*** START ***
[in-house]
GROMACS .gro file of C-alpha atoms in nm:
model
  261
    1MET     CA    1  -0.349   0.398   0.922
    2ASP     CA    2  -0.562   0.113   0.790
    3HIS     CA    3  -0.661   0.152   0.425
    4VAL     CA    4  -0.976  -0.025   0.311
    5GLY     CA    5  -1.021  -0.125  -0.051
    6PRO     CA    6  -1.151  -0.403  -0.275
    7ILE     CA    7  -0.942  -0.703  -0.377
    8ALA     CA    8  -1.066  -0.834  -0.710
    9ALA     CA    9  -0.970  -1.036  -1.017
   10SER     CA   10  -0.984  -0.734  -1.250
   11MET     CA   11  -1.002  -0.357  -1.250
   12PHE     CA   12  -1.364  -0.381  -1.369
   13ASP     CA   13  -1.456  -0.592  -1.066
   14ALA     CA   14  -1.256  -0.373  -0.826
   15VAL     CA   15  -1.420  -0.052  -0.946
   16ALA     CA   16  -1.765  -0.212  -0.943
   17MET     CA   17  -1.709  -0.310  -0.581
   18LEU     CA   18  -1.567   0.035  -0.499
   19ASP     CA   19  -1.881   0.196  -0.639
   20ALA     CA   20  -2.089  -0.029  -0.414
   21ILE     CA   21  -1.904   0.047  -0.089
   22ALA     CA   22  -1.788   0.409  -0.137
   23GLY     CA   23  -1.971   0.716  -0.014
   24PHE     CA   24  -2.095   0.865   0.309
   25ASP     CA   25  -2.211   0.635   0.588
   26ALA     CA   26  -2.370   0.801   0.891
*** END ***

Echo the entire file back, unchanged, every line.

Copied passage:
[in-house]
GROMACS .gro file of C-alpha atoms in nm:
model
  261
    1MET     CA    1  -0.349   0.398   0.922
    2ASP     CA    2  -0.562   0.113   0.790
    3HIS     CA    3  -0.661   0.152   0.425
    4VAL     CA    4  -0.976  -0.025   0.311
    5GLY     CA    5  -1.021  -0.125  -0.051
    6PRO     CA    6  -1.151  -0.403  -0.275
    7ILE     CA    7  -0.942  -0.703  -0.377
    8ALA     CA    8  -1.066  -0.834  -0.710
    9ALA     CA    9  -0.970  -1.036  -1.017
   10SER     CA   10  -0.984  -0.734  -1.250
   11MET     CA   11  -1.002  -0.357  -1.250
   12PHE     CA   12  -1.364  -0.381  -1.369
   13ASP     CA   13  -1.456  -0.592  -1.066
   14ALA     CA   14  -1.256  -0.373  -0.826
   15VAL     CA   15  -1.420  -0.052  -0.946
   16ALA     CA   16  -1.765  -0.212  -0.943
   17MET     CA   17  -1.709  -0.310  -0.581
   18LEU     CA   18  -1.567   0.035  -0.499
   19ASP     CA   19  -1.881   0.196  -0.639
   20ALA     CA   20  -2.089  -0.029  -0.414
   21ILE     CA   21  -1.904   0.047  -0.089
   22ALA     CA   22  -1.788   0.409  -0.137
   23GLY     CA   23  -1.971   0.716  -0.014
   24PHE     CA   24  -2.095   0.865   0.309
   25ASP     CA   25  -2.211   0.635   0.588
   26ALA     CA   26  -2.370   0.801   0.891